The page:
Mr. MacGregor [holding answer 14 February 1989] : I received the report of the MAFF, DoH and BEIC working group on salmonella and eggs on 10 January this year. As I informed my hon. Friend the Member for Daventry (Mr. Boswell) on 6 February Official Report columns 570-72 I have placed a copy of that report in the Library of the House and I am distributing copies to members of the public who request it.
On 18 January I set out, in my reply to a question from the hon. Member for Suffolk, Central (Mr. Lord) Official Report columns 214-15 , the range of measures we had already been taking and were proposing to take to tackle the salmonella problem at each point along the chain from poultry feedingstuffs, through the breeding flocks and hatcheries to the commercial egg producers.
I subsequently announced on 10 February, in a written answer to my hon. Friend the Member for Hereford (Mr. Shepherd) Official Report column 831 that we should shortly be taking powers to provide where necessary for the compulsory slaughter of laying flocks in which salmonella has been confirmed. This announcement was a logical follow-up to the one made by my hon. Friend the Parliamentary Secretary on 27 January, in a written answer to a question from my hon. Friend the hon.
Column 360Member for Daventry Official Report columm 806 that notices are being issued under the Zoonoses Order 1975 to egg producers with flocks known to be or suspected of being infected with salmonella enteritidis or other similar types of salmonella, to prevent the producers concerned from selling eggs in a raw state for direct human consumption.
Other announcements were made by the Government before 10 January and further ones will be made as appropriate.
49. Mr. Tredinnick : To ask the Minister of Agriculture, Fisheries and Food what steps his Department have taken to investigate the use of nitrates in intensive farming ; and if he will make a statement.
Mr. MacGregor : My Department supports a wide range of research into the efficient use of both organic and inorganic fertiliser, and ways of reducing nitrate leaching. This indicates that the process of nitrate leaching is complex and that the use of nitrogen fertilisers is one of a number of factors affecting it.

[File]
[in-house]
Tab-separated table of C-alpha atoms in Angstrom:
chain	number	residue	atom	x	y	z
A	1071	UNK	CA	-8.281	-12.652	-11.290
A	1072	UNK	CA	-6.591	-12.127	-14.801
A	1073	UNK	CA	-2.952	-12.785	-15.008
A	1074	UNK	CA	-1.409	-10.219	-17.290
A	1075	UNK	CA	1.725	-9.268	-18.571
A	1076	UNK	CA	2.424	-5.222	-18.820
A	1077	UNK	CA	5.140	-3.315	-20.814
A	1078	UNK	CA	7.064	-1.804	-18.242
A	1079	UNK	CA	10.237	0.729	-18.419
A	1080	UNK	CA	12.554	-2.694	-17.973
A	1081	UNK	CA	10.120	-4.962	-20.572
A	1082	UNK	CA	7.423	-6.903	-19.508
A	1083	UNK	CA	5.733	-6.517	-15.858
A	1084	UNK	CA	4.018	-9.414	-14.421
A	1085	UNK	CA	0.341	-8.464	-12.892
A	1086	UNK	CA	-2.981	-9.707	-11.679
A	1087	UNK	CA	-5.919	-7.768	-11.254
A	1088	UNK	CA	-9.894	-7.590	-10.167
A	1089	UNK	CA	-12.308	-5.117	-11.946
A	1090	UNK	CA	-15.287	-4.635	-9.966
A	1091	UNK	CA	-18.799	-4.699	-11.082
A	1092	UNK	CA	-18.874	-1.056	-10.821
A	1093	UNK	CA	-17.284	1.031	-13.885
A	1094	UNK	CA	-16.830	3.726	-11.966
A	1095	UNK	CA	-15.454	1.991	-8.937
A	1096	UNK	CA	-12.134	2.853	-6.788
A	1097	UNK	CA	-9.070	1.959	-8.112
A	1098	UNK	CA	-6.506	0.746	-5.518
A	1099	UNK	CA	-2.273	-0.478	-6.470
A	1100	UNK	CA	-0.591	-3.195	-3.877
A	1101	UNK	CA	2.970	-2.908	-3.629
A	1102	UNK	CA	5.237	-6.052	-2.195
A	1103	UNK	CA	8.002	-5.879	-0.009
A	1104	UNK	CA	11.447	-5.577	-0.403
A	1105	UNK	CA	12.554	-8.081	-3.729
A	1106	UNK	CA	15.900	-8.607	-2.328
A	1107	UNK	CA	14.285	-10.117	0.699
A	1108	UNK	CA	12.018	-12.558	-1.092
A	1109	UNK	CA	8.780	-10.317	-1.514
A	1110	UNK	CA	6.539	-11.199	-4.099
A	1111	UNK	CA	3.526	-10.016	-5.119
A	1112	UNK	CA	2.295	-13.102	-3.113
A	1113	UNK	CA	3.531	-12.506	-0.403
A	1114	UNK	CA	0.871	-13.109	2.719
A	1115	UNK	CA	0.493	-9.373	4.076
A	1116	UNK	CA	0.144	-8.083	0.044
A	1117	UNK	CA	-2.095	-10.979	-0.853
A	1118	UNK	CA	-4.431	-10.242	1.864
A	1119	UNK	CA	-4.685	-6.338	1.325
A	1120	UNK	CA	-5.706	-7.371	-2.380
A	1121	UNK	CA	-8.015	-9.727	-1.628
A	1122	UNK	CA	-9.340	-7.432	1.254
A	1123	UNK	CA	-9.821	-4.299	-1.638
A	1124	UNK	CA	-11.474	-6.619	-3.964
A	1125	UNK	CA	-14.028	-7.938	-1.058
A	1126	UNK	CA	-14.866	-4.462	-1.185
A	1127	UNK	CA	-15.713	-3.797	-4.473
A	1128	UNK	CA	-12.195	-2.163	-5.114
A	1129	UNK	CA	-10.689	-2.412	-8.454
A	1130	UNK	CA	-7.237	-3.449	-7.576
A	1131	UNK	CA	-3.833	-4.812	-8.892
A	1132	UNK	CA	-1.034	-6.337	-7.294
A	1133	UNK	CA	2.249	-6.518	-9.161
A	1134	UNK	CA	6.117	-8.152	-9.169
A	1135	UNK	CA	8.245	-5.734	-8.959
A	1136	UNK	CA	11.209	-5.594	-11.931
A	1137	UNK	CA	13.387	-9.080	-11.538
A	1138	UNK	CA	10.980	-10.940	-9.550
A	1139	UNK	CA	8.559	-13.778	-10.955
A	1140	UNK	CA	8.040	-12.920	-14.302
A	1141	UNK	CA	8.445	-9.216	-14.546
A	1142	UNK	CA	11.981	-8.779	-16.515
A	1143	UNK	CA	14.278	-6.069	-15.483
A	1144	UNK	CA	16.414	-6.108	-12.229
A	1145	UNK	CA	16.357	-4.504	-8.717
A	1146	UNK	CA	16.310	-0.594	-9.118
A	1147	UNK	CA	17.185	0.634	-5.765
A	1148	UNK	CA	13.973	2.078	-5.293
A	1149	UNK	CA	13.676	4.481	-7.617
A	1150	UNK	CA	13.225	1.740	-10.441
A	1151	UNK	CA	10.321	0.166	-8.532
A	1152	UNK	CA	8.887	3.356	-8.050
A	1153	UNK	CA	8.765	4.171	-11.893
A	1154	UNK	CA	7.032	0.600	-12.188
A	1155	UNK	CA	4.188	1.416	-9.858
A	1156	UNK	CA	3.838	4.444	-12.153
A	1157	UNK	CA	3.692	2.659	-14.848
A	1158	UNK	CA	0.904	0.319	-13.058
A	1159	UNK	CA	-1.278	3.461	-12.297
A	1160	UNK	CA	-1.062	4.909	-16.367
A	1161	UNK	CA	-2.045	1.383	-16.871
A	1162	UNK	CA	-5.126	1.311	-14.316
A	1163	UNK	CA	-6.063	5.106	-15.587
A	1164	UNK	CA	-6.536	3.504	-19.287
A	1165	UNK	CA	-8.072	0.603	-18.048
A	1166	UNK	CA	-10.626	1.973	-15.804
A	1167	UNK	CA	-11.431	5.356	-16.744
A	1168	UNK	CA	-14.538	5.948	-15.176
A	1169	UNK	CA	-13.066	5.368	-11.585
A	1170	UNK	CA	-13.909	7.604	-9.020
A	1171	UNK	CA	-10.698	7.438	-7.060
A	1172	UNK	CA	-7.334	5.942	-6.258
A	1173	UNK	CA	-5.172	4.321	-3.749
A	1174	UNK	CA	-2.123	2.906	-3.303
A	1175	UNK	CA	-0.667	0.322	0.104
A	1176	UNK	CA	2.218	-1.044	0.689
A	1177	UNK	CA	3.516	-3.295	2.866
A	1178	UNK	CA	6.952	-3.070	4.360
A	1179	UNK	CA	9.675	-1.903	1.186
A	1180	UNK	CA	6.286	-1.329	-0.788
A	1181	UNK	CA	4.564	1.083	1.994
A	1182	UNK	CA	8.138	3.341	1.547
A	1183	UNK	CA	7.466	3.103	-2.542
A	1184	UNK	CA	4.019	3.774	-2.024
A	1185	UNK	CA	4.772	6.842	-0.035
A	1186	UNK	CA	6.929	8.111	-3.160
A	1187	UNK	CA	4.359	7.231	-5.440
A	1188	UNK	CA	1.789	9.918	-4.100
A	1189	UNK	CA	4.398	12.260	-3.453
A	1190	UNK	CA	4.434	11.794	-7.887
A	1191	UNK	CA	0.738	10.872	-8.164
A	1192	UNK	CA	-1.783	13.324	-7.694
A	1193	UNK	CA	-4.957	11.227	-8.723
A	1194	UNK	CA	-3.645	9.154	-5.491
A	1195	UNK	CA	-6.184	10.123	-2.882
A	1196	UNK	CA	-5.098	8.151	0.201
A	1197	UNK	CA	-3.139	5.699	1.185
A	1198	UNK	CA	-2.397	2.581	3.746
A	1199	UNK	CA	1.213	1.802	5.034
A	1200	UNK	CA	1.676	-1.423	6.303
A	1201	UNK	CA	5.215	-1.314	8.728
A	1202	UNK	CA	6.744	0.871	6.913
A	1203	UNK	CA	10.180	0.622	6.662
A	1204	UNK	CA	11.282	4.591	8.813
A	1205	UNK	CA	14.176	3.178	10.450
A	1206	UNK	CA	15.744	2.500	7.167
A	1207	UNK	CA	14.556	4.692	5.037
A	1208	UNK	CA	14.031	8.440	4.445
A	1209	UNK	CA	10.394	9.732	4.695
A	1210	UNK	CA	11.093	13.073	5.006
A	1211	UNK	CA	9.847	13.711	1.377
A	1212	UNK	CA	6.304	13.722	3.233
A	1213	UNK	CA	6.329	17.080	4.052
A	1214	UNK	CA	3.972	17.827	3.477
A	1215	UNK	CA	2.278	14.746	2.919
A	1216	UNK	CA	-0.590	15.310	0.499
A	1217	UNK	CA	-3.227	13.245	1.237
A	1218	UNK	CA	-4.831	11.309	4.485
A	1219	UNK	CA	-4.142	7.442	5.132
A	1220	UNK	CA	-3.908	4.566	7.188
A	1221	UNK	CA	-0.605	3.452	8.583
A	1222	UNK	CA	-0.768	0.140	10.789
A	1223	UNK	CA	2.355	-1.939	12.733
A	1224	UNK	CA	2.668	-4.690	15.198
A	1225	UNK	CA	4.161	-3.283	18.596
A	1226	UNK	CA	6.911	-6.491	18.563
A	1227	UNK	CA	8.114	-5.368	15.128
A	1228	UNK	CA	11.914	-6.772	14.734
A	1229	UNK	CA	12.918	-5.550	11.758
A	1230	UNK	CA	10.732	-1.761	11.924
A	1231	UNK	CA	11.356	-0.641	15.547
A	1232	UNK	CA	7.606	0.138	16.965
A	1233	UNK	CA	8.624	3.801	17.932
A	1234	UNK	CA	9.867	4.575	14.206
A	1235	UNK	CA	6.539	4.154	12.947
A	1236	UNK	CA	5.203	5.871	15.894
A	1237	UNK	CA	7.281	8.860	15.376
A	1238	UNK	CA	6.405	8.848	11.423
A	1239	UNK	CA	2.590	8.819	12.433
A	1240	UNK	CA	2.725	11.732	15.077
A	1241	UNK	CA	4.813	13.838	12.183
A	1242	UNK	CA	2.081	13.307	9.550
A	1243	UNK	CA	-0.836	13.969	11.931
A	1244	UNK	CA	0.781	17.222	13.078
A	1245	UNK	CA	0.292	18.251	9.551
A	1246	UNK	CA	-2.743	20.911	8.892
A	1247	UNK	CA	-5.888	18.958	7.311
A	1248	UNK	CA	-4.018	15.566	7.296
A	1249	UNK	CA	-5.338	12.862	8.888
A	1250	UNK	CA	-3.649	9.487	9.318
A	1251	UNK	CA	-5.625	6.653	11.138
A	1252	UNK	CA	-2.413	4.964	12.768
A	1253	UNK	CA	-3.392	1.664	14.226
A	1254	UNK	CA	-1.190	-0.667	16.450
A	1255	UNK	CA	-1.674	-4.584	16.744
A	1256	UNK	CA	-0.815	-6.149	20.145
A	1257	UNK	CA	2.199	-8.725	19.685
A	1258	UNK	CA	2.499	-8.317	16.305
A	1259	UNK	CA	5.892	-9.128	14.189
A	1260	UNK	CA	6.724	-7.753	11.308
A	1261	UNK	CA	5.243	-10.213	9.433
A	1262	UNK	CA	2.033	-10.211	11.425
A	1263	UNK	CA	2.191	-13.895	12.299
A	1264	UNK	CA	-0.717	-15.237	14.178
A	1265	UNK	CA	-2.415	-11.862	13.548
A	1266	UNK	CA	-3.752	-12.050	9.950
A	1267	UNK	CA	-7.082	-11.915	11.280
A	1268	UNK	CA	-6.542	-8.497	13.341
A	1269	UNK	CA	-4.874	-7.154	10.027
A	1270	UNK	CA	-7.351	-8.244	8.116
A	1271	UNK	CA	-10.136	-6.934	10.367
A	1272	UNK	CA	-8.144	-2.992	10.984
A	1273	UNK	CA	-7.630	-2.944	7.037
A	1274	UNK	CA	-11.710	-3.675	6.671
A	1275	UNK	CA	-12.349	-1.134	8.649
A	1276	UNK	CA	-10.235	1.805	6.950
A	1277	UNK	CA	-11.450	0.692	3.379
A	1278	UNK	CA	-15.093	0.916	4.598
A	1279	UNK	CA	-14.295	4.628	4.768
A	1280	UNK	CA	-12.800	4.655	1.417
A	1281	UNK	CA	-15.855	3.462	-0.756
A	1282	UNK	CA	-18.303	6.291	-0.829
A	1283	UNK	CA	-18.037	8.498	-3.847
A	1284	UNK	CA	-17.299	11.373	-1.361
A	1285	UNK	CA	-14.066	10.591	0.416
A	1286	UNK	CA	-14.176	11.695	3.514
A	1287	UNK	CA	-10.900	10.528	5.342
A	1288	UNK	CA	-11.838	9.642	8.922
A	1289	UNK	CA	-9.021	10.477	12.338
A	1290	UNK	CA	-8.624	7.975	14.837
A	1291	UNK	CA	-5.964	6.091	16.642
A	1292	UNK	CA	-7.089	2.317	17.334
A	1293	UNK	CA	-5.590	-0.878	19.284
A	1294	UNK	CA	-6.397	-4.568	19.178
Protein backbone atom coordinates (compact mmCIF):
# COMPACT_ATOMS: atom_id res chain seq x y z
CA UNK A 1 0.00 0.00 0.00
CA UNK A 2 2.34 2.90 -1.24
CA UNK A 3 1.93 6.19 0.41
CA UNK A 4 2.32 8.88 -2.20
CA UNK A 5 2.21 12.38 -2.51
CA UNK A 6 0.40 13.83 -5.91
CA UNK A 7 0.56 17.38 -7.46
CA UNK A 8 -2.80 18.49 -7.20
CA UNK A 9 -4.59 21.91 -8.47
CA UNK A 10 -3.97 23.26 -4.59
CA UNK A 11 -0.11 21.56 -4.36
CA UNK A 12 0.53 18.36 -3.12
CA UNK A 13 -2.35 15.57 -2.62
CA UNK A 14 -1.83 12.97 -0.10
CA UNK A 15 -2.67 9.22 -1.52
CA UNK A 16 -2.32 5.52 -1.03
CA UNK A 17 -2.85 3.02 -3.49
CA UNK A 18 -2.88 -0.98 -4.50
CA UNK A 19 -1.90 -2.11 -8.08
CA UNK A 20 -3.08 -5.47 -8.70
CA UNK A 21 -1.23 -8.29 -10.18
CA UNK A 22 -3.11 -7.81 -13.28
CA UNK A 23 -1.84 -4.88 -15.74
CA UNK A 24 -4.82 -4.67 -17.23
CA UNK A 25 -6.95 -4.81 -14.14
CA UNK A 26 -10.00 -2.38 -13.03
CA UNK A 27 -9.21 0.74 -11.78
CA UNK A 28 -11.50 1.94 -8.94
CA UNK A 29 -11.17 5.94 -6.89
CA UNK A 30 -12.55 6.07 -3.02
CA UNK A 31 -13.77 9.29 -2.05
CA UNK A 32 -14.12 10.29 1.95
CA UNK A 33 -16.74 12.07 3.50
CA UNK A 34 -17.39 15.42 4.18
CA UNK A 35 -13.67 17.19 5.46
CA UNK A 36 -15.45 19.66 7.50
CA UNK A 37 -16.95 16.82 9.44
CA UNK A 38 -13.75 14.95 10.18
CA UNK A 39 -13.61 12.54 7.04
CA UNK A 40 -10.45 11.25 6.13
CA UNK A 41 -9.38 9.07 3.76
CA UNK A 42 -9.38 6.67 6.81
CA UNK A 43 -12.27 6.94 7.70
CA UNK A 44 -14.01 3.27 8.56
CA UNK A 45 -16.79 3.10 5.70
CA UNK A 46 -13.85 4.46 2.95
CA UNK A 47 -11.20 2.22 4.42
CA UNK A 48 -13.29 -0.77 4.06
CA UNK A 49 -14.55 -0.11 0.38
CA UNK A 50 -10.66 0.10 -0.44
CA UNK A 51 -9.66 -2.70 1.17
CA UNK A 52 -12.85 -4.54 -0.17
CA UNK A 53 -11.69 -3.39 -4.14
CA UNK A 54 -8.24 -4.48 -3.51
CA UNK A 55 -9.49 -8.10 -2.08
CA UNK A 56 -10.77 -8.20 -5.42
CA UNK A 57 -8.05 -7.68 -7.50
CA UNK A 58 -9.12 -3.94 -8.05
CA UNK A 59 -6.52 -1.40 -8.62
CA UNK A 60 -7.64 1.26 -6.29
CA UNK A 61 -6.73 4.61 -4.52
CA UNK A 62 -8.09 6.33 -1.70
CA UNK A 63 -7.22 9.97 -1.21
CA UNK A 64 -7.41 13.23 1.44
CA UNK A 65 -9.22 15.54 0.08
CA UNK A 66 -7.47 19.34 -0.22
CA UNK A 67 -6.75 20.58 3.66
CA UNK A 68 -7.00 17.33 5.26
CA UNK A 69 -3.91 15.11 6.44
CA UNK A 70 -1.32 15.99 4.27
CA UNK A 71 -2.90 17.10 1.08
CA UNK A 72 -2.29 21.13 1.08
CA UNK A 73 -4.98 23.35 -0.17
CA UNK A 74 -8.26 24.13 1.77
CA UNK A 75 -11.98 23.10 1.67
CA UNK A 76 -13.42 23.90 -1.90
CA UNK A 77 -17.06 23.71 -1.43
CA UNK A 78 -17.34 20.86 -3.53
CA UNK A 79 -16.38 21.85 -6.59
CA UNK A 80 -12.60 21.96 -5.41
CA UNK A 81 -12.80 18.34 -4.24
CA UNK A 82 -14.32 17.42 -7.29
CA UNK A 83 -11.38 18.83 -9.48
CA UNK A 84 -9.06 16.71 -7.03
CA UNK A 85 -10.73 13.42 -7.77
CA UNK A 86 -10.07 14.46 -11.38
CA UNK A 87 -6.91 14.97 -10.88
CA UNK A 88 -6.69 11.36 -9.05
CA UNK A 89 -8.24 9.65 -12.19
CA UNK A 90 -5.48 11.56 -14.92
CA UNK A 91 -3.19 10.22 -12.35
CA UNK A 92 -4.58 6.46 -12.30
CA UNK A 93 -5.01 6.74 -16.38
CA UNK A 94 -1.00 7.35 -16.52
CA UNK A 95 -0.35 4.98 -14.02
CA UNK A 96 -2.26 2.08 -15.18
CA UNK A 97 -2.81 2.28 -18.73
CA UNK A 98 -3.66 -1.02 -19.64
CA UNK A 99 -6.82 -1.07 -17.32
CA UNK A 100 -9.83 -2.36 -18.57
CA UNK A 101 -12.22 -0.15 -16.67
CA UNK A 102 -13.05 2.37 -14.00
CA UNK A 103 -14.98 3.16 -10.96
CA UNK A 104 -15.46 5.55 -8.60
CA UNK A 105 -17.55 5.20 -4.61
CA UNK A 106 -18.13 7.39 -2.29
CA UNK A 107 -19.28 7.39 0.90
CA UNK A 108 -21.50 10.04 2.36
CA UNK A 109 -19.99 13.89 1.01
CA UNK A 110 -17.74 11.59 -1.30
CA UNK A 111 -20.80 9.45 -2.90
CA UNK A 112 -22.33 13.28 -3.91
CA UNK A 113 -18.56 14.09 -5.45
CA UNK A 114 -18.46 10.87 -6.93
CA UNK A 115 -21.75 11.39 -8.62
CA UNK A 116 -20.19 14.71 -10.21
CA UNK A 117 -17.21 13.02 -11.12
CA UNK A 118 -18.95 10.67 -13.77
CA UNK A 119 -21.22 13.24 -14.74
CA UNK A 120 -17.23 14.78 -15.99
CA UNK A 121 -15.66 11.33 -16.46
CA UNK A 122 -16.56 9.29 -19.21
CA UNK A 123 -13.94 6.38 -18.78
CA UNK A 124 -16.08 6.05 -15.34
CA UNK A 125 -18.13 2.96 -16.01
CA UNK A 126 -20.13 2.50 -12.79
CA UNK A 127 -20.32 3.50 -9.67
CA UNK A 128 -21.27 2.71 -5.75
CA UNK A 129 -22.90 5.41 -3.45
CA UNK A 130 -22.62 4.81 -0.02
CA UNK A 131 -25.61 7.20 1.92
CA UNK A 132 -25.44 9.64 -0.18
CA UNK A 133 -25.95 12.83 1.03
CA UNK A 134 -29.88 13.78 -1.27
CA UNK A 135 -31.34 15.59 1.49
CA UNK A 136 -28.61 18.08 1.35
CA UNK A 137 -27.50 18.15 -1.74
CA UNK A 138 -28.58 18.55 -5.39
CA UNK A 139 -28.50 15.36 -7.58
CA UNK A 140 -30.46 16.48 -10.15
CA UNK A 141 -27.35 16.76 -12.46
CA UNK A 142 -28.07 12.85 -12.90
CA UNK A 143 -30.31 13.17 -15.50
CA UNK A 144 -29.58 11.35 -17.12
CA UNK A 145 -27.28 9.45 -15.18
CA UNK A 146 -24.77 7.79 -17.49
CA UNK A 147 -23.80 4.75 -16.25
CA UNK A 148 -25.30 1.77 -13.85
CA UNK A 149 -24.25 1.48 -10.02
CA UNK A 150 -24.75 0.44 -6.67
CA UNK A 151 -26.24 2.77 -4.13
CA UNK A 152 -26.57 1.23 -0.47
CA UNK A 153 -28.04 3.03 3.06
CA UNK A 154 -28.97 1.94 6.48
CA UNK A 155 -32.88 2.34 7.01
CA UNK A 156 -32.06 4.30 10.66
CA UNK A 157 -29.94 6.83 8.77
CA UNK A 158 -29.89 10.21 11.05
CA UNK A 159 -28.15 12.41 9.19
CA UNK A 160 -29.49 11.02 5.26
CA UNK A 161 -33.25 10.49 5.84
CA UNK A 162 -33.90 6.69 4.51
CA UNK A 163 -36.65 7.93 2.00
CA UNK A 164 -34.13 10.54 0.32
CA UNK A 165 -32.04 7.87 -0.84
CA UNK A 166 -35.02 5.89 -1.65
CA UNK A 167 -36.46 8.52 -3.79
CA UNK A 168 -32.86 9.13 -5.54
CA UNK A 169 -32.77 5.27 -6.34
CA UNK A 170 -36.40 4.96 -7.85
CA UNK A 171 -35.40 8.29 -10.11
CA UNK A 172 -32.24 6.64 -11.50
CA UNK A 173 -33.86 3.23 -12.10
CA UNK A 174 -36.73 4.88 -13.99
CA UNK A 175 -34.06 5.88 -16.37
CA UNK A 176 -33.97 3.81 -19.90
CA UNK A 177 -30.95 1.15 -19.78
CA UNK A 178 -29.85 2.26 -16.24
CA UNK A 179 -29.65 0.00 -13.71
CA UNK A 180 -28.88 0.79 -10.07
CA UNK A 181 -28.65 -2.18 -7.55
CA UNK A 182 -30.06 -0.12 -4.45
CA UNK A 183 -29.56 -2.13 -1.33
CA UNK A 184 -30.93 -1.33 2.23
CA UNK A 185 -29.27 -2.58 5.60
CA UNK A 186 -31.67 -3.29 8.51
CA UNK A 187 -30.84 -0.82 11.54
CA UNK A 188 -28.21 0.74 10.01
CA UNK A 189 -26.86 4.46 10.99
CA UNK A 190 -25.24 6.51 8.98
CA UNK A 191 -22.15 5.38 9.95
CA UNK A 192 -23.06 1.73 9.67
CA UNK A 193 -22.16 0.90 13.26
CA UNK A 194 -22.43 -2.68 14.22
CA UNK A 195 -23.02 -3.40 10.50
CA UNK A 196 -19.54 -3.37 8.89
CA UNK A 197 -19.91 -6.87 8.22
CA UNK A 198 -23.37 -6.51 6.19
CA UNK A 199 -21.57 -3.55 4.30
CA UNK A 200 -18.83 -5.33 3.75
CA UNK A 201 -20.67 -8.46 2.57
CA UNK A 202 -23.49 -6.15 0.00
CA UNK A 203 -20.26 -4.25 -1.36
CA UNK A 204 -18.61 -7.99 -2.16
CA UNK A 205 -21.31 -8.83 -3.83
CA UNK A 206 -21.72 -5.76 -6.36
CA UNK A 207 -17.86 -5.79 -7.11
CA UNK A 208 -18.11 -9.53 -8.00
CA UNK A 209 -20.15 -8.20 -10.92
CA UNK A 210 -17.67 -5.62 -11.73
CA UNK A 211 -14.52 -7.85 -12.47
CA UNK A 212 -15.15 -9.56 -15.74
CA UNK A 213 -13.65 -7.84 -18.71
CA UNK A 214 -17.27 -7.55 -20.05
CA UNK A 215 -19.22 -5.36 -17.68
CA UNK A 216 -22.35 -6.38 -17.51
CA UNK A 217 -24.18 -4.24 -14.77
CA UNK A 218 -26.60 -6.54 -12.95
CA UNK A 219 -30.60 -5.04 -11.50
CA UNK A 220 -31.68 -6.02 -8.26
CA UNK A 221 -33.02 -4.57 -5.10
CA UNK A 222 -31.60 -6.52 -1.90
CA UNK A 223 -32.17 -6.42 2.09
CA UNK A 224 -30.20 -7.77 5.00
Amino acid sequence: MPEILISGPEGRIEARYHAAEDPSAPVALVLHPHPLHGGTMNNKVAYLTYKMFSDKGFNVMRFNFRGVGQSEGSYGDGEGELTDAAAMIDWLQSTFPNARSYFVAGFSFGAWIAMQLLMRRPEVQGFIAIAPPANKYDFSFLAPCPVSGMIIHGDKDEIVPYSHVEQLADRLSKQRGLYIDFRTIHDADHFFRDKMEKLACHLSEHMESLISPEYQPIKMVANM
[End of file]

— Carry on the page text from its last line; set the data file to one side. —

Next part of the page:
64. Mr. George Howarth : To ask the Minister of Agriculture, Fisheries and Food what is the Government's response to the recent European community directive on agriculture practices and nitrates in water.
Mr. Ryder : The European Community directive referred to is only a proposal at this stage and the Government are still examining it. Our general view on how the nitrate problem should be tackled was, however, explained in my right hon. Friend's written reply of 24 November.
I shall remain ready to take action wherever the results of our surveillance work show this to be necessary.
52. Mr. John Greenway : To ask the Minister of Agriculture, Fisheries and Food if he will make a statement on the future of the farming industry, in the light of "Agriculture in the United Kingdom 1988", and if he will make a statement.
Column 361orientation will cause difficult problems of adjustment for many farmers. However, without reforms the CAP risked collapsing under its own weight and this would not be in the interests of the industry. Public expenditure for agriculture remains high and indeed over the period from 1979 to 1988-89 there was an increase of 7 per cent. in real terms. The Government introduced a range of policies aimed at helping farmers through this period of adjustment.
Mr. Donald Thompson : On 26 January when we discussed the Sea Fish Industry Authority's request for an increase in levy. The possibility of industry funding for research and development work undertaken by Torry research station on behalf of the industry was also discussed.
25. Mr. Foulkes : To ask the Minister of Agriculture, Fisheries and Food whether he has any plans to meet representatives of those working for the Agriculture and Food Research Council to discuss the future of research and development.